You may have heard that the word “geek” was originally used to describe circus freaks who would entertain the crowd by biting the heads off of live fish (or some other bizarre feat).
While it’s true that circus freaks were referred to as “geeks” in the early 20th century, it’s not true that this is the original usage of the term. The word actually dates back to 1515 when it appears, according to the Oxford English Dictionary, in Barclay’s Egloges: “He is a foole, a sotte, and a geke also, which choseth the worst [way] and most of jeopardie.”
What’s interesting, however, is that the OED lists this citation under the word “geck”. The word is spelled as “gecke” in Shakespeare’s Twelfth Night and apparently that became the “accepted” spelling of the word by most authorities. (Although the OED also cites an 1876 glossary which defined a “gawk, geek, gowk, or gowky” as “a person uncultivated; a dupe” — so clearly the “geek” usage did not actually disappear.)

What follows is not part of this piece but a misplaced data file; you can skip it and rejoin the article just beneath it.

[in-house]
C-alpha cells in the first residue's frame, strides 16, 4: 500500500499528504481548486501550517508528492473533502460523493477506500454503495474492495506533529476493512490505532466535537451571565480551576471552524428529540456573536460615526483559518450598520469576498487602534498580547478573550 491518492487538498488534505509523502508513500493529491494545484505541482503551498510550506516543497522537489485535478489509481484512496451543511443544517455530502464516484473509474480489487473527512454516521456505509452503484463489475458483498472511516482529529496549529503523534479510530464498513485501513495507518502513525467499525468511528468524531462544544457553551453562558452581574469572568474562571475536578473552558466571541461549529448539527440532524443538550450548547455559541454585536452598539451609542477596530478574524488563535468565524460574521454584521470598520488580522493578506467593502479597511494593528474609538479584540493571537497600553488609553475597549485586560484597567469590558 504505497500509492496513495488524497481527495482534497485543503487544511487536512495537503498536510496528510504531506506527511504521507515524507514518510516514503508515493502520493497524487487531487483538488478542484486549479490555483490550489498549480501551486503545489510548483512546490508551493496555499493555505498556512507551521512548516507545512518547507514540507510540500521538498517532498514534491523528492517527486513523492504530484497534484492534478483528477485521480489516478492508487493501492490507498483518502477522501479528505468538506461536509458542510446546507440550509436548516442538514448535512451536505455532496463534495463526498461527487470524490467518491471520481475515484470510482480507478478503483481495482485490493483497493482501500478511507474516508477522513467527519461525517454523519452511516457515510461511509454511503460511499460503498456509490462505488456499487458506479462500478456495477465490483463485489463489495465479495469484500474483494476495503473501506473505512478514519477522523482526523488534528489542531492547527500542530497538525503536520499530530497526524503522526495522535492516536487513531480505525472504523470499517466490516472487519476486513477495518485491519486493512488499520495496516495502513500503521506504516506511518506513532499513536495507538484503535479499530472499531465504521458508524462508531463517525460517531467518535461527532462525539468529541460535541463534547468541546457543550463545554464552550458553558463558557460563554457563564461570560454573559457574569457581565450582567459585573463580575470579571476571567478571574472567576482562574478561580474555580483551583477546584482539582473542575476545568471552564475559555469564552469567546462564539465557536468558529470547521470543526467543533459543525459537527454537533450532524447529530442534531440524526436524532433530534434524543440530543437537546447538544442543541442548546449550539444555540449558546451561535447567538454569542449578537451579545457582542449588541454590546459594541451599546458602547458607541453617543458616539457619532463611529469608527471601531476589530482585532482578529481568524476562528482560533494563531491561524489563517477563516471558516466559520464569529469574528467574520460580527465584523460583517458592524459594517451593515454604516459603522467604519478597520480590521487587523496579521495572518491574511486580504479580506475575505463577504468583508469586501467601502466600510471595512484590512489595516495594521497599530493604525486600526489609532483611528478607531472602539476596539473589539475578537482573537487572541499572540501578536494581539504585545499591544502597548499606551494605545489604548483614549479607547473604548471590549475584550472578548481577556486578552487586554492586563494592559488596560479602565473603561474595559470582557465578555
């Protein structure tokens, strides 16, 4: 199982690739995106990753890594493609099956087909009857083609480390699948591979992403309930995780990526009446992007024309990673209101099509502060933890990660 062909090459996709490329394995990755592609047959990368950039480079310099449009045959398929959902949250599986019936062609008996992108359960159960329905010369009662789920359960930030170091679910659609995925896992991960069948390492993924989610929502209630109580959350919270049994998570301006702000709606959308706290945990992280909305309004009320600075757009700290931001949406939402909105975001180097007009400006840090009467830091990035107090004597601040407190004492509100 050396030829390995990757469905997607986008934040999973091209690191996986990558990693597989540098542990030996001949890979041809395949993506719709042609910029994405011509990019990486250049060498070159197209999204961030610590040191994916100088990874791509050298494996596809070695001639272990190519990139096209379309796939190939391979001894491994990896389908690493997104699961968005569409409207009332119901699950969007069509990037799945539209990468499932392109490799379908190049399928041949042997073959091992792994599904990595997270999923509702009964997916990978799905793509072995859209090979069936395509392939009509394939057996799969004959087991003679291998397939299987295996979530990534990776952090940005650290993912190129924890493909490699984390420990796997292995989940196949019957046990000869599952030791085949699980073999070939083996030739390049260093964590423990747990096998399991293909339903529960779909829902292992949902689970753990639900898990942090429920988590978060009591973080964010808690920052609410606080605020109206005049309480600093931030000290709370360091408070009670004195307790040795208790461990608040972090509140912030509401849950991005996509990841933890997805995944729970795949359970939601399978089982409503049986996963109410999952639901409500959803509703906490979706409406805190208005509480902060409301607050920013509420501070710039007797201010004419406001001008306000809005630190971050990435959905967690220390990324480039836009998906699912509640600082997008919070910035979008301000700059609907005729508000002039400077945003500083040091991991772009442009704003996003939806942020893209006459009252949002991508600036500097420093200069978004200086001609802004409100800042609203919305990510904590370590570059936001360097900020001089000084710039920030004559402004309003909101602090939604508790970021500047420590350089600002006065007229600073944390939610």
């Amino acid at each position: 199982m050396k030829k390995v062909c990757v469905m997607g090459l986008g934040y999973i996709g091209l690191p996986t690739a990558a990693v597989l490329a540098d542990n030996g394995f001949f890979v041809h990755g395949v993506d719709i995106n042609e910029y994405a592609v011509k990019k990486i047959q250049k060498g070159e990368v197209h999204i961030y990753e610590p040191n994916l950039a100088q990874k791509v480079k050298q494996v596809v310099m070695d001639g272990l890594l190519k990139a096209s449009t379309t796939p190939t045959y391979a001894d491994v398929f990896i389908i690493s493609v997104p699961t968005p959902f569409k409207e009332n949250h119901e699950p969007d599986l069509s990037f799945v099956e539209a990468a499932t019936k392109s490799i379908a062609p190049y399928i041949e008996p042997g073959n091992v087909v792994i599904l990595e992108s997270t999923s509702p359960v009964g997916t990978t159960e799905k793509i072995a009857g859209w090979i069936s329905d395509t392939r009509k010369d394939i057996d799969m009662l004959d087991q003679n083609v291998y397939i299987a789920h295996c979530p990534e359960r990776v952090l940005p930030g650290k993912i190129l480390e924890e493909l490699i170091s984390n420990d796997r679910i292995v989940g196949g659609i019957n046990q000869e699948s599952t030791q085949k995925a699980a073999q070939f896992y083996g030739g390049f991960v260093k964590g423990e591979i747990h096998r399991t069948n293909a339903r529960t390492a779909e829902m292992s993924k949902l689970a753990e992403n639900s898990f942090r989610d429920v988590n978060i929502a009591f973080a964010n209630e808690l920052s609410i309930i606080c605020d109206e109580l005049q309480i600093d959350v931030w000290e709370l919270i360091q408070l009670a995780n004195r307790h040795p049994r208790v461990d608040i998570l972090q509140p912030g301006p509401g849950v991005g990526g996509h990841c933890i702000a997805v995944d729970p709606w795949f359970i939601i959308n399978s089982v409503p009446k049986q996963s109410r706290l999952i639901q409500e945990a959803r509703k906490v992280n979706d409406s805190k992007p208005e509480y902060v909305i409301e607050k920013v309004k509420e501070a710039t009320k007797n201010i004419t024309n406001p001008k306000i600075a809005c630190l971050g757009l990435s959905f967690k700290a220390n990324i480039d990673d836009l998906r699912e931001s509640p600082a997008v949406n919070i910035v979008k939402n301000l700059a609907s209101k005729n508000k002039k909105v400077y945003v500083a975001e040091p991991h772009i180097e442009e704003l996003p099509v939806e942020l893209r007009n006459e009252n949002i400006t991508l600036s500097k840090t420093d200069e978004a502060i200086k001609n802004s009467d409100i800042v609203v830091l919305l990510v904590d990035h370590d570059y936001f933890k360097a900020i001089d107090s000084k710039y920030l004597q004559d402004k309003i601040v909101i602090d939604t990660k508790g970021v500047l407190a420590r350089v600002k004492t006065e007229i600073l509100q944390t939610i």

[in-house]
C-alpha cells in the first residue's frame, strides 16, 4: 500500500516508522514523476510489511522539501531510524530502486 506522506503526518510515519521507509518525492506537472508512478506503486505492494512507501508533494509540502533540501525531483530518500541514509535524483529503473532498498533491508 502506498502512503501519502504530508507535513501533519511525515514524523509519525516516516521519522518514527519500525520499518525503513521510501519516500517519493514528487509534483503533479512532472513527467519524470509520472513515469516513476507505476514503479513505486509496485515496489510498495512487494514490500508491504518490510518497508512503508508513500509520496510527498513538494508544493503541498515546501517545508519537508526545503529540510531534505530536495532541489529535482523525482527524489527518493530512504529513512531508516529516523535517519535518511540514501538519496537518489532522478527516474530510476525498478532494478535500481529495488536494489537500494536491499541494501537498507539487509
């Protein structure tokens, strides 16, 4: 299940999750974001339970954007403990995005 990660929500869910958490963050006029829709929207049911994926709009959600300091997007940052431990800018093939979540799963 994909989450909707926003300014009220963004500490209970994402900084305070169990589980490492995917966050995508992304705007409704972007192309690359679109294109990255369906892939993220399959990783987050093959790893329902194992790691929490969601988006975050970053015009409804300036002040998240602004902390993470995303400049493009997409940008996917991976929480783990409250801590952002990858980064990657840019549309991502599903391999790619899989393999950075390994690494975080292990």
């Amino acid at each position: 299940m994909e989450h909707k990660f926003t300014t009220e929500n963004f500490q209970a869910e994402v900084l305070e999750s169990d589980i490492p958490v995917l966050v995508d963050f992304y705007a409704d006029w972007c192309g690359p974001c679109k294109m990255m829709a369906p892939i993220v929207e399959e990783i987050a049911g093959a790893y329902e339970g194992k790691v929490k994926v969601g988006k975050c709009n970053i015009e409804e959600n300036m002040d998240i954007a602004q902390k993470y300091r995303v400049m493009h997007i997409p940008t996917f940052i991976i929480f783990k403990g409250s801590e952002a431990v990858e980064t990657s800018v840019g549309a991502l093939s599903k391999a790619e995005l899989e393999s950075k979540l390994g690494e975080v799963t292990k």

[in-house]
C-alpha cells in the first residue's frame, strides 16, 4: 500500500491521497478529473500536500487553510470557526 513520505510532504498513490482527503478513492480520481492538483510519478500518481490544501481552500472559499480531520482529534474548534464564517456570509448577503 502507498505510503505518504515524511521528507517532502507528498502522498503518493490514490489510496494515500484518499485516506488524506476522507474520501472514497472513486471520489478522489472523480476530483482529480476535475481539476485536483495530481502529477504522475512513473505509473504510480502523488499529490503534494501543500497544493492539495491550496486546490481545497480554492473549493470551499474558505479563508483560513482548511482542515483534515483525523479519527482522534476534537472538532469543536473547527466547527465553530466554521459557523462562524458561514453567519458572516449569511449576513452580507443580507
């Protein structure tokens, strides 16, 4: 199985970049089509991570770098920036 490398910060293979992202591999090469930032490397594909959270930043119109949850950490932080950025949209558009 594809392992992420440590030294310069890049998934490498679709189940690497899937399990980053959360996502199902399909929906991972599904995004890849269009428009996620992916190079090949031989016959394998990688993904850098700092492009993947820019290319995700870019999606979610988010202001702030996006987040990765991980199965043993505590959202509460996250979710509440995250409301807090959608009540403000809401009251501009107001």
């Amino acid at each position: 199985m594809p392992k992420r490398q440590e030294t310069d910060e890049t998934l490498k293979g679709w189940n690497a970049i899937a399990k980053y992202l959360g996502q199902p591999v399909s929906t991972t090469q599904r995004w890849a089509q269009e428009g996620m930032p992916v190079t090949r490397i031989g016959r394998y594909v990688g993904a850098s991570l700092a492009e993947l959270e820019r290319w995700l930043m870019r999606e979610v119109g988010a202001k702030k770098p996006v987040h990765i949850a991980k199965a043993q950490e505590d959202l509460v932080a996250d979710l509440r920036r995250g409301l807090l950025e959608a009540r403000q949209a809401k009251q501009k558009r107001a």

Shakespearean authority for a word can be weighty, but Twelfth Night isn’t the only place Shakespeare used the word. It also appears in Cymbeline, and there he spells it “geeke”:
Why did you suffer Iachimo, slight thing of Italy,
To taint his nobler hart & brain with needless jealousy
And to become the geeke and scorne o’th’others vilany?
So if the earliest known occurrence of the word is spelled “geke”, why does the OED list “geck” as the original form of the word? I don’t know. But what I find truly odd is that virtually all modern editions of Cymbeline emend the text to read “geck” instead of “geek”.
The ASR script, of course, doesn’t do that. So come see Cymbeline tonight, where we’ll proudly be wearing our geekery on our sleeves.
Originally posted on October 26th, 2010.